Hill-Keyes, a psychologist, provided case review services to the SSA as a Medical Consultant for approximately seven years (from 2005 until 2012), but the “duration of employment does not in and of itself suggest employee status.” Hilton Int'l Co. v. NLRB, 690 F.2d 318, 322 (2d Cir. 1982). Also, although she did her work at a regional SSA office, it is undisputed that the workspace (a computer, telephone, file cabinets, and a chair in a cubicle, not an office) was provided only because case review services had to be performed on SSA premises because of the risk of transporting personally identifiable information.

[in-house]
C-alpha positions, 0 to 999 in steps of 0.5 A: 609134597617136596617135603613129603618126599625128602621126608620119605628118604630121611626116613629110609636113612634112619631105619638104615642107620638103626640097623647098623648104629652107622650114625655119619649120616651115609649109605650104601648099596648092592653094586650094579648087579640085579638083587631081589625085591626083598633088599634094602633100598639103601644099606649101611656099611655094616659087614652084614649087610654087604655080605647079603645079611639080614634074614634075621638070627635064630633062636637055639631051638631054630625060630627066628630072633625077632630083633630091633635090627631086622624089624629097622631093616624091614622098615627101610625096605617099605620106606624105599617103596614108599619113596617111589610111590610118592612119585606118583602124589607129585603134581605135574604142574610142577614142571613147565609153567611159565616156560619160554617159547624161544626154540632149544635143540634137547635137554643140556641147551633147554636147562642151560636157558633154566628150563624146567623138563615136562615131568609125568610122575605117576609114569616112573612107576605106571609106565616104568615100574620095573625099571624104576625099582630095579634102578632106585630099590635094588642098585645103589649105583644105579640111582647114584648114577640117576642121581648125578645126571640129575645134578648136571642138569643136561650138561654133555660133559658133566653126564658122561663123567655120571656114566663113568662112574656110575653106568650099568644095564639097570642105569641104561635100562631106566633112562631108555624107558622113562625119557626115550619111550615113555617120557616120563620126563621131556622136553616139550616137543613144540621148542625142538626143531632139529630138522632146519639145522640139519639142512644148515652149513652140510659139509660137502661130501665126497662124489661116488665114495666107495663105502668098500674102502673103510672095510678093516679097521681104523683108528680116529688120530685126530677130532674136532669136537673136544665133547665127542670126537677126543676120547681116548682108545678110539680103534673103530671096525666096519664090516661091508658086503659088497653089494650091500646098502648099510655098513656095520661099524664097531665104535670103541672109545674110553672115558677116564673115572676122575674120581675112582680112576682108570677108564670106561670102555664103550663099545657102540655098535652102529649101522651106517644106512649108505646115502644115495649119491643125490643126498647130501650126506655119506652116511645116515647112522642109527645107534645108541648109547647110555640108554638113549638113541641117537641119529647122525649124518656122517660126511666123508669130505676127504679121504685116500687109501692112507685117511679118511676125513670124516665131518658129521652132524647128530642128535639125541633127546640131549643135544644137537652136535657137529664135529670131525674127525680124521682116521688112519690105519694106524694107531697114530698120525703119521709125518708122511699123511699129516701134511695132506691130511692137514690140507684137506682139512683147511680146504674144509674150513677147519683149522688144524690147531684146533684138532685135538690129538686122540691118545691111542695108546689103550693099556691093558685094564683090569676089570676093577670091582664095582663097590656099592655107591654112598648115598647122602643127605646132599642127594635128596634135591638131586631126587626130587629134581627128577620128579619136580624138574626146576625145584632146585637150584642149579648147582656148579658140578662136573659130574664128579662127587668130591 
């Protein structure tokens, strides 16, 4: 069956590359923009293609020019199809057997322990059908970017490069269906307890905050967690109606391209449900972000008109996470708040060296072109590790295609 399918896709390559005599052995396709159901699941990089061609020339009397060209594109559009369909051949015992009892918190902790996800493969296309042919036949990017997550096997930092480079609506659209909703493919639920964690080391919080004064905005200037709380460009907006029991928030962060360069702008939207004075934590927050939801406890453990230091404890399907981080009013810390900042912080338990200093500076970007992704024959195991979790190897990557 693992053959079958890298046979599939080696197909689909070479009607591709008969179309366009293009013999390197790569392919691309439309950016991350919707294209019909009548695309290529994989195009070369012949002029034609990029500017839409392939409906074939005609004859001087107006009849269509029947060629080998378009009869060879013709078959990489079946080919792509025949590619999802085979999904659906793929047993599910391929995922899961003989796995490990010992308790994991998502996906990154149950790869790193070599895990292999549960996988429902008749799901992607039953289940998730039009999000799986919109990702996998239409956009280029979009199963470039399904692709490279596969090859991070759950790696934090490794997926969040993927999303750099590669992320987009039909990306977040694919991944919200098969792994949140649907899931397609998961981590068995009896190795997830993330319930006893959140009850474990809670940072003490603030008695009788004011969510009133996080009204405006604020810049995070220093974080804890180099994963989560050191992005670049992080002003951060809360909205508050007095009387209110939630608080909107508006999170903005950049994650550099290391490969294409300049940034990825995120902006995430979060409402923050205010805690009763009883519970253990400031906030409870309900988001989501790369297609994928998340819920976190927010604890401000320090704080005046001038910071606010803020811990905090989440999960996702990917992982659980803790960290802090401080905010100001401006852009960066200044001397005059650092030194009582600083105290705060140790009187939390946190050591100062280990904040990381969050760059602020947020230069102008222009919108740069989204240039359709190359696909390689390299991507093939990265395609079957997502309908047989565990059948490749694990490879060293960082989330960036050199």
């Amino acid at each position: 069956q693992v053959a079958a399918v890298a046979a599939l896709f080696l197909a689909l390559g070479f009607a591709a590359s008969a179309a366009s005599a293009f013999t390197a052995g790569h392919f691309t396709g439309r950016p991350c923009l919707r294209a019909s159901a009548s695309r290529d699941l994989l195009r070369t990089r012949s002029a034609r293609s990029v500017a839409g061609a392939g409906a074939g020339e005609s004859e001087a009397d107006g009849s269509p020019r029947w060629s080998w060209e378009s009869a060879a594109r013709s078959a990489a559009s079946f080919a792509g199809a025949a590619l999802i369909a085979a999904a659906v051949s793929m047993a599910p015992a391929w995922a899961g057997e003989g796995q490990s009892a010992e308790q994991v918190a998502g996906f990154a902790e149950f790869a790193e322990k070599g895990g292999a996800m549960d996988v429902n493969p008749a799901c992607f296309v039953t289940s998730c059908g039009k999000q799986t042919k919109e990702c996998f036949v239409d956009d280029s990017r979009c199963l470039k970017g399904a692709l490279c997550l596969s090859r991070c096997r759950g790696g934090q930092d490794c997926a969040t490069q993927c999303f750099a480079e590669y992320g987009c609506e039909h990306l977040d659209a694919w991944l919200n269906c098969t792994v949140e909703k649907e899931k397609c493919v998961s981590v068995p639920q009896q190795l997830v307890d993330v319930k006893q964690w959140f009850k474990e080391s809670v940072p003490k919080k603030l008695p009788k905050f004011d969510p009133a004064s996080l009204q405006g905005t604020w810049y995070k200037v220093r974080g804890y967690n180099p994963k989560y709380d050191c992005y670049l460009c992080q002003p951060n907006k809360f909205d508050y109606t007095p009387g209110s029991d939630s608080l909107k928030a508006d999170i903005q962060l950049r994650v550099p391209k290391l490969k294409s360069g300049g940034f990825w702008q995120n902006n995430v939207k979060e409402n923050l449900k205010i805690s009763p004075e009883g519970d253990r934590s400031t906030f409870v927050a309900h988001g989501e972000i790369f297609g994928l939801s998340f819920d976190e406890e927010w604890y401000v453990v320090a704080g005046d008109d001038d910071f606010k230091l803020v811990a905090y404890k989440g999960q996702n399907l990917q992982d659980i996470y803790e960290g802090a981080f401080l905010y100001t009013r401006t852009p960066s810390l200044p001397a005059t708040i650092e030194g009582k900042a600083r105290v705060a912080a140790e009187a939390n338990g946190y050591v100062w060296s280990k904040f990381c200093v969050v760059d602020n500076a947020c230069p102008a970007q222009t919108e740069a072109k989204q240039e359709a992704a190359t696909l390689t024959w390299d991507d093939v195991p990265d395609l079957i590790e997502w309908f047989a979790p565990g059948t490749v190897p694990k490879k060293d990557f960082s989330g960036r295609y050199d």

Hill-Keyes's work ordinarily had to be completed within SSA's business hours (by special request, she could perform case review during non-business hours), but she could set her own hours within the times that the building was open. She averred that SSA supervisors “directly assigned her work 3 and set time and productivity requirements for deliverables ․ in accordance with SSA standards.” Affidavit of Jannifer Hill-Keyes, at 3, ¶ 11. We are mindful that Hill-Keyes, as the non-moving party, gets the benefit of favorable inferences, but we note that under the unchallenged description of “SSA standards,” she had control over how much work she did for SSA and how quickly she completed the case reviews. SSA would issue a “call order” for a number of cases to be reviewed. If Strategic HR, LLC, accepted a call order, Hill-Keyes could review the number of cases in that call order over a specified time period. Even if time and productivity requirements were set, they did not need to be met. SSA was not obligated to issue a call order, and Hill-Keyes was not obligated to accept a call order. If Hill- Keyes did not complete the full number of cases in the call order, the only consequence was that Strategic HR, LLC, would not be paid for the cases not completed.